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"Restorative justice theory has largely failed to keep pace with the rapid expansion of restorative practices worldwide – indeed, it is remarkable how much support RJ has when so few advocates can even define what it is. As such, this insightful and comprehensive new contribution from two of the top scholars on the frontlines of restorative justice research is hugely welcome." Professor Shadd Maruna, Centre for Criminology and Criminal Justice, University of Manchester "Reimagining Restorative Justice is a reflective and balanced reconsideration of restorative justice. It deftly sweeps across the large literature on the subject, putting it in perspective, seeing anew through its wide-angle lens. Empowerment and accountability provide a fertile framework for this richly reimagined justice." Professor John Braithwaite, Australian National University "David O'Mahony and Jonathan Doak have made a significant contribution to the confusing and over-complicated field of restorative justice theory. They do so through their use of empowerment theory to bring conceptual and operational clarity to the concepts of agency and accountability in restorative processes and outcomes. As a result they develop a convincing argument for face to face dialogue between victim and perpetrator within the core of the criminal justice system. Their emphasis upon ethical and skilful practice is a welcome riposte to the rapid spread of 'restorative justice lite' driven by managerialism and the need to cut costs." Tim Chapman, Lecturer at the University of Ulster. "O'Mahony and Doak convincingly argue that rapid developments in the practice of restorative interventions have outstripped restorative justice theory. They provide both an outstandingly helpful review of the literature and a fresh theoretical approach based on empowerment theory. Everyone seriously interested in restorative justice will want to reflect carefully on the authors' conclusions." Anthony Bottoms, Emeritus Wolfson Professor of Criminology at the University of Cambridge. In recent years, restorative-based interventions have expanded rapidly and are increasingly viewed as a legitimate, and even superior means of delivering justice. The result of this swift but piecemeal development has been that restorative justice practice has outpaced the development of restorative justice theory. This book takes up this challenge by 'reimagining' a new framework for the operation of restorative justice within criminal justice. In essence, it is contended that the core empowering values of 'agency' and 'accountability' provide a lens for reimagining how restorative justice works and the normative goals it ought to encompass.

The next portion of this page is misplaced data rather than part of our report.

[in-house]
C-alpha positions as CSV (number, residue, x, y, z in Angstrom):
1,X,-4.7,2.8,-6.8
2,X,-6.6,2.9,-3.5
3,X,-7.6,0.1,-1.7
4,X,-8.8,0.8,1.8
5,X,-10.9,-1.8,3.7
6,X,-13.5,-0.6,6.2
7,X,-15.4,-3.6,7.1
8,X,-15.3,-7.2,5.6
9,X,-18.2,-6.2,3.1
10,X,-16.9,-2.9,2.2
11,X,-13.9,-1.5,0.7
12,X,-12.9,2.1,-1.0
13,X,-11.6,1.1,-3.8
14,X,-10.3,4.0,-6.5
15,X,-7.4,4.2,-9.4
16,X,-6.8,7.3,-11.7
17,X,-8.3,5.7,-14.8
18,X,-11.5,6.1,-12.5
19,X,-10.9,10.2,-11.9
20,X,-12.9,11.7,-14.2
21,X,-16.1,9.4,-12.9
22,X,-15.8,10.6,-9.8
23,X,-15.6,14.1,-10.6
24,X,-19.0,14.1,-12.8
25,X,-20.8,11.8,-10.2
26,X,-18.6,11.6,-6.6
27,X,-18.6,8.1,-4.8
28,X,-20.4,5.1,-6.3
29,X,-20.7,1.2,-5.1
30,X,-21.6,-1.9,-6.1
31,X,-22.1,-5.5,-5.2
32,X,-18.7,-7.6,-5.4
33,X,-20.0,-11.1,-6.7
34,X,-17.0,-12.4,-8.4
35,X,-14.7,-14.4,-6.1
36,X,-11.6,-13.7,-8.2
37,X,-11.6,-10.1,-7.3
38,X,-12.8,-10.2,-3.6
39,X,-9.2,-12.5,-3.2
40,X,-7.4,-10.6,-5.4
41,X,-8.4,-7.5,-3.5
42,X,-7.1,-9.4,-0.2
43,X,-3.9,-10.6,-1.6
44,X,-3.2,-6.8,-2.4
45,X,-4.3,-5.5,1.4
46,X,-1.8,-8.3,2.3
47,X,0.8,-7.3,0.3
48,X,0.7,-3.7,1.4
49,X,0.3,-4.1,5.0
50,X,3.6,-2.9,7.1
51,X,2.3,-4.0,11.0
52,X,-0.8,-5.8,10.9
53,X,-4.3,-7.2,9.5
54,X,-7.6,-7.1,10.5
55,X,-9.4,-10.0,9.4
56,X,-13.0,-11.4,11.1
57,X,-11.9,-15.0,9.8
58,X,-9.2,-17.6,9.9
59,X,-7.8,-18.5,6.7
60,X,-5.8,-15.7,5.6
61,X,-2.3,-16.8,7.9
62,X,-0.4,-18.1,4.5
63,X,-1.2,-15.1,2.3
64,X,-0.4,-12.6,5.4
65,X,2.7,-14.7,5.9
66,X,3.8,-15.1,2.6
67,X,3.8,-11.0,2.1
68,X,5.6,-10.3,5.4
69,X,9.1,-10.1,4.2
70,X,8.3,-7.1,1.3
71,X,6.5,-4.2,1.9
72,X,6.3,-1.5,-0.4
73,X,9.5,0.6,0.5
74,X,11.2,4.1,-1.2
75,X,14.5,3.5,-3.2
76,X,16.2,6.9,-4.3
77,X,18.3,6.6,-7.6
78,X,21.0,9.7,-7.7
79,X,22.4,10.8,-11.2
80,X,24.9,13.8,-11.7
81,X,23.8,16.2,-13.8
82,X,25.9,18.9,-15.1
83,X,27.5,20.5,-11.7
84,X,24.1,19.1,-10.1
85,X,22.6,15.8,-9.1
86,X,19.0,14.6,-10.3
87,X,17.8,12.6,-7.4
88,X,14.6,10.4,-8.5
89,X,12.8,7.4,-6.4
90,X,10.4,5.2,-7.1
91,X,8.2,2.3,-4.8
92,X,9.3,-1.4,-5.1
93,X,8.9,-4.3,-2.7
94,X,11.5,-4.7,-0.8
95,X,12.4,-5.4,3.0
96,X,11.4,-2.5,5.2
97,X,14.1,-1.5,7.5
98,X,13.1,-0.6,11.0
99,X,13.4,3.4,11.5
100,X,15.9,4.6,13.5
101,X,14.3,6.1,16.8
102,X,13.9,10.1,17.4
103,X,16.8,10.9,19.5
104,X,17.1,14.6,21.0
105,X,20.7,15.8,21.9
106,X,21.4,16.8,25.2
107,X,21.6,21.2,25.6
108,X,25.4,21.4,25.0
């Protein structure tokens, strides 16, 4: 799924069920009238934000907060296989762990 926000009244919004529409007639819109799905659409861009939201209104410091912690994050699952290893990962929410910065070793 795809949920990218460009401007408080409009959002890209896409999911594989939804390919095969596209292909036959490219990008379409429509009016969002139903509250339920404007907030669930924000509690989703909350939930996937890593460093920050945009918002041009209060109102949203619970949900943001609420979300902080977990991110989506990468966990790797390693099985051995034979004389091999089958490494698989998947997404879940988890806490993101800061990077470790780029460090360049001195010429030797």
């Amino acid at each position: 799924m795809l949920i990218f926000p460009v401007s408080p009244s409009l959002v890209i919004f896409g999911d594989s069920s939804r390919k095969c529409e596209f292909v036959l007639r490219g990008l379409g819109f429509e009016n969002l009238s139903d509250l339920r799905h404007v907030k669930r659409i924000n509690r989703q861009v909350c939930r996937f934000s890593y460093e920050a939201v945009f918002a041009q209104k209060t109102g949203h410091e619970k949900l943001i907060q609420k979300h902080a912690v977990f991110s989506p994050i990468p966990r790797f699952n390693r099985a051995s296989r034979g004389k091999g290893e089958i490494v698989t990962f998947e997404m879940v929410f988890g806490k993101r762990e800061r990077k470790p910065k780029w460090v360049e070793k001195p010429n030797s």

Understanding Dismantling And Disrupting The Prison To School Pipeline